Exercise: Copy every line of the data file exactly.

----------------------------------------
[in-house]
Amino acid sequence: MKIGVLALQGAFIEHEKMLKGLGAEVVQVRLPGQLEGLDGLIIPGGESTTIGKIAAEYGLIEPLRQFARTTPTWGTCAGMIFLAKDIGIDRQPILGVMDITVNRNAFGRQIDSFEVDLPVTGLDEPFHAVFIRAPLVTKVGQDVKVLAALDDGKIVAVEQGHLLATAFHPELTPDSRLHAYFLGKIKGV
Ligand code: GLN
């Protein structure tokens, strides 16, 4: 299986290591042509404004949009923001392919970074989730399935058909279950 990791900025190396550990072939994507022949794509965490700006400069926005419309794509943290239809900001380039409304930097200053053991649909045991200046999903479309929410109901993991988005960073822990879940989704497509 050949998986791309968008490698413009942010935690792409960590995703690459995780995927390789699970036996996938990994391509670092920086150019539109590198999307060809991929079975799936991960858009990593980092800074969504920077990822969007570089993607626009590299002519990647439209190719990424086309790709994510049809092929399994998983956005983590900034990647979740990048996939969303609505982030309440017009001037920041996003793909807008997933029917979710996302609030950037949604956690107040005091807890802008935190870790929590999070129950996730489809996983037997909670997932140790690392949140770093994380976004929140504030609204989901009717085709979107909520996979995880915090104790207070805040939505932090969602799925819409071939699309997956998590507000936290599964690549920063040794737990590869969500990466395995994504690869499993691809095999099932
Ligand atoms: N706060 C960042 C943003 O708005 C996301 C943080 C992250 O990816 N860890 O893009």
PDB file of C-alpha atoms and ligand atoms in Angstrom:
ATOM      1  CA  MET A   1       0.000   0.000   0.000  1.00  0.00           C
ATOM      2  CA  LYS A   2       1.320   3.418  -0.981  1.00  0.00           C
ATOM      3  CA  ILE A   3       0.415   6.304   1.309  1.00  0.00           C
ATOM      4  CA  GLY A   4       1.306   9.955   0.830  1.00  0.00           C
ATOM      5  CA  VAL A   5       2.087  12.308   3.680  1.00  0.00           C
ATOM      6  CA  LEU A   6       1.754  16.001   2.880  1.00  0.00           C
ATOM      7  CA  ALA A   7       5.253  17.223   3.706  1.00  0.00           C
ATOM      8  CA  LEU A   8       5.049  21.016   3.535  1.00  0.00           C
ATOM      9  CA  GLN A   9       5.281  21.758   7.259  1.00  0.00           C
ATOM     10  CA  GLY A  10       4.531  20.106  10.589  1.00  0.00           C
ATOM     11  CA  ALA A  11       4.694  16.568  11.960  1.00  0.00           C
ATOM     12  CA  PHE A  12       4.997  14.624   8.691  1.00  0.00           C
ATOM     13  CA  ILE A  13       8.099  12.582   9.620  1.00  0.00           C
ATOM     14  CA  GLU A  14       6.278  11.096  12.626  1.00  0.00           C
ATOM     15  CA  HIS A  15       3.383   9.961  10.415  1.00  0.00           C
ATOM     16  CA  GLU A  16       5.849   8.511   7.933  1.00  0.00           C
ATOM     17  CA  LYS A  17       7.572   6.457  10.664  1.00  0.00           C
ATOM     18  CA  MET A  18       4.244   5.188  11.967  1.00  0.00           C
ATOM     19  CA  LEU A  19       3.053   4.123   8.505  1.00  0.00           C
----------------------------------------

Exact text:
[in-house]
Amino acid sequence: MKIGVLALQGAFIEHEKMLKGLGAEVVQVRLPGQLEGLDGLIIPGGESTTIGKIAAEYGLIEPLRQFARTTPTWGTCAGMIFLAKDIGIDRQPILGVMDITVNRNAFGRQIDSFEVDLPVTGLDEPFHAVFIRAPLVTKVGQDVKVLAALDDGKIVAVEQGHLLATAFHPELTPDSRLHAYFLGKIKGV
Ligand code: GLN
């Protein structure tokens, strides 16, 4: 299986290591042509404004949009923001392919970074989730399935058909279950 990791900025190396550990072939994507022949794509965490700006400069926005419309794509943290239809900001380039409304930097200053053991649909045991200046999903479309929410109901993991988005960073822990879940989704497509 050949998986791309968008490698413009942010935690792409960590995703690459995780995927390789699970036996996938990994391509670092920086150019539109590198999307060809991929079975799936991960858009990593980092800074969504920077990822969007570089993607626009590299002519990647439209190719990424086309790709994510049809092929399994998983956005983590900034990647979740990048996939969303609505982030309440017009001037920041996003793909807008997933029917979710996302609030950037949604956690107040005091807890802008935190870790929590999070129950996730489809996983037997909670997932140790690392949140770093994380976004929140504030609204989901009717085709979107909520996979995880915090104790207070805040939505932090969602799925819409071939699309997956998590507000936290599964690549920063040794737990590869969500990466395995994504690869499993691809095999099932
Ligand atoms: N706060 C960042 C943003 O708005 C996301 C943080 C992250 O990816 N860890 O893009």
PDB file of C-alpha atoms and ligand atoms in Angstrom:
ATOM      1  CA  MET A   1       0.000   0.000   0.000  1.00  0.00           C
ATOM      2  CA  LYS A   2       1.320   3.418  -0.981  1.00  0.00           C
ATOM      3  CA  ILE A   3       0.415   6.304   1.309  1.00  0.00           C
ATOM      4  CA  GLY A   4       1.306   9.955   0.830  1.00  0.00           C
ATOM      5  CA  VAL A   5       2.087  12.308   3.680  1.00  0.00           C
ATOM      6  CA  LEU A   6       1.754  16.001   2.880  1.00  0.00           C
ATOM      7  CA  ALA A   7       5.253  17.223   3.706  1.00  0.00           C
ATOM      8  CA  LEU A   8       5.049  21.016   3.535  1.00  0.00           C
ATOM      9  CA  GLN A   9       5.281  21.758   7.259  1.00  0.00           C
ATOM     10  CA  GLY A  10       4.531  20.106  10.589  1.00  0.00           C
ATOM     11  CA  ALA A  11       4.694  16.568  11.960  1.00  0.00           C
ATOM     12  CA  PHE A  12       4.997  14.624   8.691  1.00  0.00           C
ATOM     13  CA  ILE A  13       8.099  12.582   9.620  1.00  0.00           C
ATOM     14  CA  GLU A  14       6.278  11.096  12.626  1.00  0.00           C
ATOM     15  CA  HIS A  15       3.383   9.961  10.415  1.00  0.00           C
ATOM     16  CA  GLU A  16       5.849   8.511   7.933  1.00  0.00           C
ATOM     17  CA  LYS A  17       7.572   6.457  10.664  1.00  0.00           C
ATOM     18  CA  MET A  18       4.244   5.188  11.967  1.00  0.00           C
ATOM     19  CA  LEU A  19       3.053   4.123   8.505  1.00  0.00           C